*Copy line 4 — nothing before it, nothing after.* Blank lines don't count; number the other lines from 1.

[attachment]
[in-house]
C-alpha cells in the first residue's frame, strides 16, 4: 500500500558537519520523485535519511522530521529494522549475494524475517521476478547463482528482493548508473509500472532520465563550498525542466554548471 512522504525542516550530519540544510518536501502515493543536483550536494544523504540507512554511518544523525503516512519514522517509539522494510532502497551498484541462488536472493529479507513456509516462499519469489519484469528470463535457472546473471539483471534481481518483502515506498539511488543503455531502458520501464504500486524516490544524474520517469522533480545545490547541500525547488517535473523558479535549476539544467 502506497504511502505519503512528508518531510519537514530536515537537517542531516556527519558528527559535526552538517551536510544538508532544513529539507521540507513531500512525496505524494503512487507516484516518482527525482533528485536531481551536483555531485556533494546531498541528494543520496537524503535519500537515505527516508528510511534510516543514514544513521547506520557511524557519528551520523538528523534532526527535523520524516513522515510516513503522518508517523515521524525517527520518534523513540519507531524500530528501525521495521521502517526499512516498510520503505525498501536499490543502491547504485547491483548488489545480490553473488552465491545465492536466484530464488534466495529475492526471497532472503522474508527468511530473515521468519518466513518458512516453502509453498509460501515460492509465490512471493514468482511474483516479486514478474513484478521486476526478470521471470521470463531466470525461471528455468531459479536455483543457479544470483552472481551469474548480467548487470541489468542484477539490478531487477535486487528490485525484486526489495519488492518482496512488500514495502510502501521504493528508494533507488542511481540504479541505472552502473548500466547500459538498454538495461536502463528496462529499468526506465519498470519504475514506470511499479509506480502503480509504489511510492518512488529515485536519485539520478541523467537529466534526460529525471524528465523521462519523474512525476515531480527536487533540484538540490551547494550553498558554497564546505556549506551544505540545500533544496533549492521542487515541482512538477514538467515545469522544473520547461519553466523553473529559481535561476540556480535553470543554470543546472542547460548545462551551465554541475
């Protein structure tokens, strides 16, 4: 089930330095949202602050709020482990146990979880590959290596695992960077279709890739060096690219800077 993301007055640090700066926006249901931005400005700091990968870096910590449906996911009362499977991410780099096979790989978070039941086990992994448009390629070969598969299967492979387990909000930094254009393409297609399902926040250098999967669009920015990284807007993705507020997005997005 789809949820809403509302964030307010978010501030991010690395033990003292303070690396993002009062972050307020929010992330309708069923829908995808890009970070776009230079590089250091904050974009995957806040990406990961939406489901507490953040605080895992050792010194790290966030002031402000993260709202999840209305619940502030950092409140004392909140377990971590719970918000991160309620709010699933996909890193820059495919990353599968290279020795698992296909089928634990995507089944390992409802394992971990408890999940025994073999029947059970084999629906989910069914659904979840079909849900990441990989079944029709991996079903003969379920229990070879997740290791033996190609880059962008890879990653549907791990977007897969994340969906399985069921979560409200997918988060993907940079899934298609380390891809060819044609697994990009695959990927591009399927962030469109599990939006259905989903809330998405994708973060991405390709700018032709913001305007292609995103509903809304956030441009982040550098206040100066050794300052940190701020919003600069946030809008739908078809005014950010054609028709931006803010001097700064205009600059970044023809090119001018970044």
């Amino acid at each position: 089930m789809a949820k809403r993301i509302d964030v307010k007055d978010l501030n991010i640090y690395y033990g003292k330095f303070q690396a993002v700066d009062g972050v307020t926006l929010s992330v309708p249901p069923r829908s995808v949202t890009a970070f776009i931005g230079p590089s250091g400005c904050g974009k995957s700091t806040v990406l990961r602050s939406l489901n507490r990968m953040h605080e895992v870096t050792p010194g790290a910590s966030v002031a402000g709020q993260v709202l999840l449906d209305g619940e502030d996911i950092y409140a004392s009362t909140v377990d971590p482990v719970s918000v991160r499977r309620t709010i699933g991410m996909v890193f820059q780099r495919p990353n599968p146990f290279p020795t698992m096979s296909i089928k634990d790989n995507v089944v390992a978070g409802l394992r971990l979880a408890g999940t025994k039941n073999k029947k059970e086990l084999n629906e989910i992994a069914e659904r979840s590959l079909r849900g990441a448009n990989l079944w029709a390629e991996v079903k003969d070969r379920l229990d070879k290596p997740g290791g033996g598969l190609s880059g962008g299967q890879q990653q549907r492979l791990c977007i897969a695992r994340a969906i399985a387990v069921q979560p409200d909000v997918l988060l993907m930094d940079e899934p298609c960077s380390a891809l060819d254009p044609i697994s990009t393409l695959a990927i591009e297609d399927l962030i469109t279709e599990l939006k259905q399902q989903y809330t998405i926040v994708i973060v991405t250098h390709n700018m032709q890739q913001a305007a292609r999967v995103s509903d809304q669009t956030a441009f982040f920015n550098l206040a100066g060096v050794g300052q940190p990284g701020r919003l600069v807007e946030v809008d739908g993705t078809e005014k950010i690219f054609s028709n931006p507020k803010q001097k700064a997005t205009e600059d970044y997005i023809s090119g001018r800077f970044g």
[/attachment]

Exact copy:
């Amino acid at each position: 089930m789809a949820k809403r993301i509302d964030v307010k007055d978010l501030n991010i640090y690395y033990g003292k330095f303070q690396a993002v700066d009062g972050v307020t926006l929010s992330v309708p249901p069923r829908s995808v949202t890009a970070f776009i931005g230079p590089s250091g400005c904050g974009k995957s700091t806040v990406l990961r602050s939406l489901n507490r990968m953040h605080e895992v870096t050792p010194g790290a910590s966030v002031a402000g709020q993260v709202l999840l449906d209305g619940e502030d996911i950092y409140a004392s009362t909140v377990d971590p482990v719970s918000v991160r499977r309620t709010i699933g991410m996909v890193f820059q780099r495919p990353n599968p146990f290279p020795t698992m096979s296909i089928k634990d790989n995507v089944v390992a978070g409802l394992r971990l979880a408890g999940t025994k039941n073999k029947k059970e086990l084999n629906e989910i992994a069914e659904r979840s590959l079909r849900g990441a448009n990989l079944w029709a390629e991996v079903k003969d070969r379920l229990d070879k290596p997740g290791g033996g598969l190609s880059g962008g299967q890879q990653q549907r492979l791990c977007i897969a695992r994340a969906i399985a387990v069921q979560p409200d909000v997918l988060l993907m930094d940079e899934p298609c960077s380390a891809l060819d254009p044609i697994s990009t393409l695959a990927i591009e297609d399927l962030i469109t279709e599990l939006k259905q399902q989903y809330t998405i926040v994708i973060v991405t250098h390709n700018m032709q890739q913001a305007a292609r999967v995103s509903d809304q669009t956030a441009f982040f920015n550098l206040a100066g060096v050794g300052q940190p990284g701020r919003l600069v807007e946030v809008d739908g993705t078809e005014k950010i690219f054609s028709n931006p507020k803010q001097k700064a997005t205009e600059d970044y997005i023809s090119g001018r800077f970044g």